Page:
Wage and Hour's enforcement strategy calls for increasing the proportion of investigations targeting low-wage industries, such as agriculture, in order to protect the nation's most vulnerable and exploited workers.

"We will continue to ferret out chronic violators of labor laws," Echaveste continued. "Employers must not be allowed to continue to flaunt the law and require workers to work for no pay."

Austin J. Decoster, doing business as A. J. Decoster, also known as Decoster Egg Farms, is a sole proprietorship located in Turner, Maine. The Turner facility's 3.5 million chickens produce from 12 to 14 million eggs a week. Estimated annual sales at Turner are more than $40 million (based on Dunn & Bradstreet figures for similar-size employers engaged in poultry and agricultural operations).

The firm was cited by OSHA for three categories of alleged egregious willful violations with penalties totaling $3,120,000 and 11 alleged willful violations with penalties totaling $355,000. It also was cited for 26 alleged serious violations with penalties of $72,500, a failure-to-abate violation with a penalty of $80,000 and a repeat violation with a penalty of $25,000 and five alleged other-than-serious violations with penalties totaling $8,000. (See attached listing of violations.)

Willful OSHA violations are those committed with an intentional disregard of, or plain indifference to, the requirements of the OSH Act and regulations.

A serious violation is defined as one in which there is substantial probability that death or serious physical harm could result, and the employer knew or should have known of the hazard.

The company has 15 working days to contest the citations and proposed penalties before the independent Occupational Safety and Health Review Commission and 30 days in which to appeal the FLSA and MSPA assessments.

OCCUPATIONAL SAFETY AND HEALTH ADMINISTRATION
SUMMARY OF CITATIONS AND PROPOSED PENALTIES
Decoster Egg Farms
Turner, Maine

Alleged Egregious Willful Violations

Unguarded machines (37 instances at $40,000 per instance), total proposed penalty, $1,480,000.

Violations of housing requirements for temporary labor camps (23 instances at $40,000 per instance), total proposed penalty, $920,000.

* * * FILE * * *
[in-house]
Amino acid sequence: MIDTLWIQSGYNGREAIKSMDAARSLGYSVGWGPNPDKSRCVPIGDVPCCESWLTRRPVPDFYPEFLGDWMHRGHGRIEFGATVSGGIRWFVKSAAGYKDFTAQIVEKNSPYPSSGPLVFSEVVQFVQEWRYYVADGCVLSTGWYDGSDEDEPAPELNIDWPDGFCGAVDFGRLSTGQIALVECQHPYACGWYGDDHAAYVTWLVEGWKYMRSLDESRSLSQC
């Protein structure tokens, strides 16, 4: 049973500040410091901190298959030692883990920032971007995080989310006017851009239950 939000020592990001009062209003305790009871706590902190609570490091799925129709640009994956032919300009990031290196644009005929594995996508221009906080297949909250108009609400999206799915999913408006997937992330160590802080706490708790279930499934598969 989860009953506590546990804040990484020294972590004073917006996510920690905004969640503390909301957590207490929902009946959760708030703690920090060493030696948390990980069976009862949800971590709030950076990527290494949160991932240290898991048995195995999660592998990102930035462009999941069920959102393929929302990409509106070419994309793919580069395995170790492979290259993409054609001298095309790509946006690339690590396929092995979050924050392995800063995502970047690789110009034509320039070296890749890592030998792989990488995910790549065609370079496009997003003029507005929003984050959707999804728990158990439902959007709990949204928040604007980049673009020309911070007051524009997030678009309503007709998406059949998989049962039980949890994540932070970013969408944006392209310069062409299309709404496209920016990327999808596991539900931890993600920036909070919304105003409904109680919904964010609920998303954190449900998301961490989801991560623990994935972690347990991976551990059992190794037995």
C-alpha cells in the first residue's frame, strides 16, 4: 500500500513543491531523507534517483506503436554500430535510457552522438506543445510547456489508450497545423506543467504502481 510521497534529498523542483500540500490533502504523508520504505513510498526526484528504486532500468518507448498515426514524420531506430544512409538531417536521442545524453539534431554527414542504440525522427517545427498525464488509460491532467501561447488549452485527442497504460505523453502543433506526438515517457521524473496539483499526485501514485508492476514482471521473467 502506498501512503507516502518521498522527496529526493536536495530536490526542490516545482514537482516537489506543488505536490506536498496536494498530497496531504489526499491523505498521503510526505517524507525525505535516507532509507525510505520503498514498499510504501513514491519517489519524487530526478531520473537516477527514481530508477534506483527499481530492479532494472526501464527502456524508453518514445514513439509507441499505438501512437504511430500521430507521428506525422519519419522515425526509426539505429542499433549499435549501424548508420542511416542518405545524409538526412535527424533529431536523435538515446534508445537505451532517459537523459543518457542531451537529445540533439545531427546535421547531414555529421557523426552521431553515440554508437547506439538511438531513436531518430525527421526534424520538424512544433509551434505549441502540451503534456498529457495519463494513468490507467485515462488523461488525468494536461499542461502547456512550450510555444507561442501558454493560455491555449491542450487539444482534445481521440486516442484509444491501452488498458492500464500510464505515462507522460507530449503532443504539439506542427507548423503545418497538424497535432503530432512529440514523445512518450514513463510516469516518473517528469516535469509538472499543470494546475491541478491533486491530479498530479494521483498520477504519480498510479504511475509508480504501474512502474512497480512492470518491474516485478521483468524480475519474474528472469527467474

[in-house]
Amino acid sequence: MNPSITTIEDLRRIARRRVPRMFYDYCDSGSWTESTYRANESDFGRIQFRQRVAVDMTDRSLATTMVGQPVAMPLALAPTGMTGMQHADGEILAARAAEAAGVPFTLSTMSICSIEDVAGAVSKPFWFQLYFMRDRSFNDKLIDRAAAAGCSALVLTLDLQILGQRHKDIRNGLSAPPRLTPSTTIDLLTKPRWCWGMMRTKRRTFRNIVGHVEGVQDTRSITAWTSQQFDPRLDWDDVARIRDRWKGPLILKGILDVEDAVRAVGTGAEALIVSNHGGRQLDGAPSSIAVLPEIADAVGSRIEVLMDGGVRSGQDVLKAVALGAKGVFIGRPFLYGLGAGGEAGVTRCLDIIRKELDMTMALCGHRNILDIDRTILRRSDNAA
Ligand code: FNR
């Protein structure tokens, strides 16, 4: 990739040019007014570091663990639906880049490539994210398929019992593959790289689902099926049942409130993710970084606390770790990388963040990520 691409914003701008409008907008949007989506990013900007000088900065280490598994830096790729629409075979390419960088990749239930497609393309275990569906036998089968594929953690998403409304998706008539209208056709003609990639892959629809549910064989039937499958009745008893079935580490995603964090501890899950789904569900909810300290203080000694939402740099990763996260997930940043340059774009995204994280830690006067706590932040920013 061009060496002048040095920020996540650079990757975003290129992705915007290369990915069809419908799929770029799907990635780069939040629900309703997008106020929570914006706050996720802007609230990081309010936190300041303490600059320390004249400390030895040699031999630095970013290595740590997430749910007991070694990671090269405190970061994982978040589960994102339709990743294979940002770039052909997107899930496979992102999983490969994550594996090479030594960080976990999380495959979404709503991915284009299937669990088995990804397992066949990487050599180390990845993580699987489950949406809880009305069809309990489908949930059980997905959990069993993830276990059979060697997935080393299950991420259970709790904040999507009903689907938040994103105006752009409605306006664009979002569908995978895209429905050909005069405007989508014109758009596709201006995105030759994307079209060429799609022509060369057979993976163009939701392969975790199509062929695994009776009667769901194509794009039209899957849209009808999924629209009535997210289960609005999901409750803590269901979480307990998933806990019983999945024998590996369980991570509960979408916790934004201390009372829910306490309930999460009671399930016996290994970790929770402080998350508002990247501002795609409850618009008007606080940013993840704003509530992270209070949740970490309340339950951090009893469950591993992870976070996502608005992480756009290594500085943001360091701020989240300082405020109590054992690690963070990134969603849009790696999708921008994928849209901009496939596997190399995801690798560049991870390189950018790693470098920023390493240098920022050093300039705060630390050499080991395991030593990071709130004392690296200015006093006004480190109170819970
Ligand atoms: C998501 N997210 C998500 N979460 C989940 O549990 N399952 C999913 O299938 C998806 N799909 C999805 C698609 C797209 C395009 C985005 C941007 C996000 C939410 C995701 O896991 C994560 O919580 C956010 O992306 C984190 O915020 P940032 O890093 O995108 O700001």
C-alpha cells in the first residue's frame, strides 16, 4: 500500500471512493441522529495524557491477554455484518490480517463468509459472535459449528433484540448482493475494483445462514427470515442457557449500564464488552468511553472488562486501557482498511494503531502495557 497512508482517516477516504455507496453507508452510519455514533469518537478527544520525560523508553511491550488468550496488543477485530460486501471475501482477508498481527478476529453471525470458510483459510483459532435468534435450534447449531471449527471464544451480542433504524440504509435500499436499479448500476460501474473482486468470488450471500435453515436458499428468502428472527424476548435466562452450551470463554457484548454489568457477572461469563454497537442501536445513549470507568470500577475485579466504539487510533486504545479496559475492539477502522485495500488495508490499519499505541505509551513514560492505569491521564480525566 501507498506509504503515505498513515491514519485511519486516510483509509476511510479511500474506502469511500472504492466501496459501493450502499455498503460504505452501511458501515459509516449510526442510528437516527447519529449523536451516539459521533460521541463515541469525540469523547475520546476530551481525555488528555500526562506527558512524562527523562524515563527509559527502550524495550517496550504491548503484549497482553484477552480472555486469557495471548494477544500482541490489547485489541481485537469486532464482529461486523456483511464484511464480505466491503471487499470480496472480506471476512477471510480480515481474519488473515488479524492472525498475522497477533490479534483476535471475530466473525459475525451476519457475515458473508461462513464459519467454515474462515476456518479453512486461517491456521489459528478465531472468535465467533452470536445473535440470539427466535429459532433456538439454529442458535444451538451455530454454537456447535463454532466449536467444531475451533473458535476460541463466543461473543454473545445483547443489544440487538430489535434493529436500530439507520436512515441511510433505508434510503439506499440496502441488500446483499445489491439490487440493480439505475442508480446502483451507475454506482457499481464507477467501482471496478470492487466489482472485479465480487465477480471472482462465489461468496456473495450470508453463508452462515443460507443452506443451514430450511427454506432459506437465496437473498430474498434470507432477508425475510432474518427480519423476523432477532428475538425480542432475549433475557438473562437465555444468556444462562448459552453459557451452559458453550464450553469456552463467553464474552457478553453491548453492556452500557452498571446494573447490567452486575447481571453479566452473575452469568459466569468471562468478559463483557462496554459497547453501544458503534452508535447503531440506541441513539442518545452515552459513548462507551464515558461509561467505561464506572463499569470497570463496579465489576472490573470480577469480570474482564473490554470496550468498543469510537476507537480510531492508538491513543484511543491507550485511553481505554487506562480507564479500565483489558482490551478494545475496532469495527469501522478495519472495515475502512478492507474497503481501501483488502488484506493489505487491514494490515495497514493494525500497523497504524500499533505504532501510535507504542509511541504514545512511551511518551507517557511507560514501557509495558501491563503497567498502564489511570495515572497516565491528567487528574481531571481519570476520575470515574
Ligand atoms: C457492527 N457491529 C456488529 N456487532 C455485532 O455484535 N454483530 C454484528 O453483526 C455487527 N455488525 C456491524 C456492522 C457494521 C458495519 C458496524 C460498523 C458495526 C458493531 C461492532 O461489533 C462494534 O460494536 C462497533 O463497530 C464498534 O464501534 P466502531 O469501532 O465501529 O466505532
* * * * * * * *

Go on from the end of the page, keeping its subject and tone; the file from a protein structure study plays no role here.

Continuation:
Violations of electrical requirements for housing (18 instances at $40,000 per instance), total proposed penalty, $720,000.

Total proposed penalty for alleged egregious willful violations, $3,120,00.

Alleged Willful Violations

Unguarded augers and other unguarded machinery, grouped, proposed penalty of $70,000.

Exposed live electrical parts and ungrounded electrical equipment, grouped, total proposed penalty of $70,000.

Overexposures to air contaminants and lack of suitable respiratory protection, grouped, total of $40,000.

Failure to provide personal protective equipment, $40,000.

Noise overexposures, $40,000.

Lack of prompt medical care and failure to adhere to work restrictions, $55,000.

No hazard communication training, $40,000.

Total proposed penalties for alleged willful violations, $355,000.

Alleged Serious Violations

Failure to keep electrical equipment dust tight; fall hazards; violations involving standards governing confined spaces, pressure vessels, exits, compressed air, stairway openings, floor holes, open-sided floors, platforms and fan blades; unguarded shafts and shaft ends, unguarded belts and pulleys, unguarded chains and sprockets, unguarded shaft couplings, lack of an emergency action plan, no machinery training, no lockout/tagout training and failure to lockout and tag machinery, unsecured guards, unguarded power transmission, failure to have guards in place while operating machinery; and sanitation issues including contaminated drinking water and a work environment that permits exposure to communicable diseases and no emergency eyewash and shower.

Total proposed penalties for alleged serious violations, $72,500.

Alleged Failure-to-Abate and Repeat Violations

Notification of failure-to-abate for machine guarding alleging that a pit scraper drive unit cited Dec. 1, 1995 remained unguarded for 16 days after a final order. Penalties of $5,000 for each day, with total penalties of $80,000.

Repeat citation on lack of training and inadequate training for safe operation of pit scraper drive units, with total penalty of $25,000.

Total proposed penalties for alleged failure-to-abate and repeat violations, $105,000.

Alleged Other-Than-Serious Violations

Violations involving recordkeeping, damaged ladder cage and defective electrical equipment.

Total proposed penalties for alleged other-than-serious violations, $8,000.

GRAND TOTAL OF PROPOSED OSHA PENALTIES -- $3,660,500.


Archive Notice - OSHA Archive

NOTICE: This is an OSHA Archive Document, and may no longer represent OSHA Policy. It is presented here as historical content, for research and review purposes only.

OSHA News Release - (Archived) Table of Contents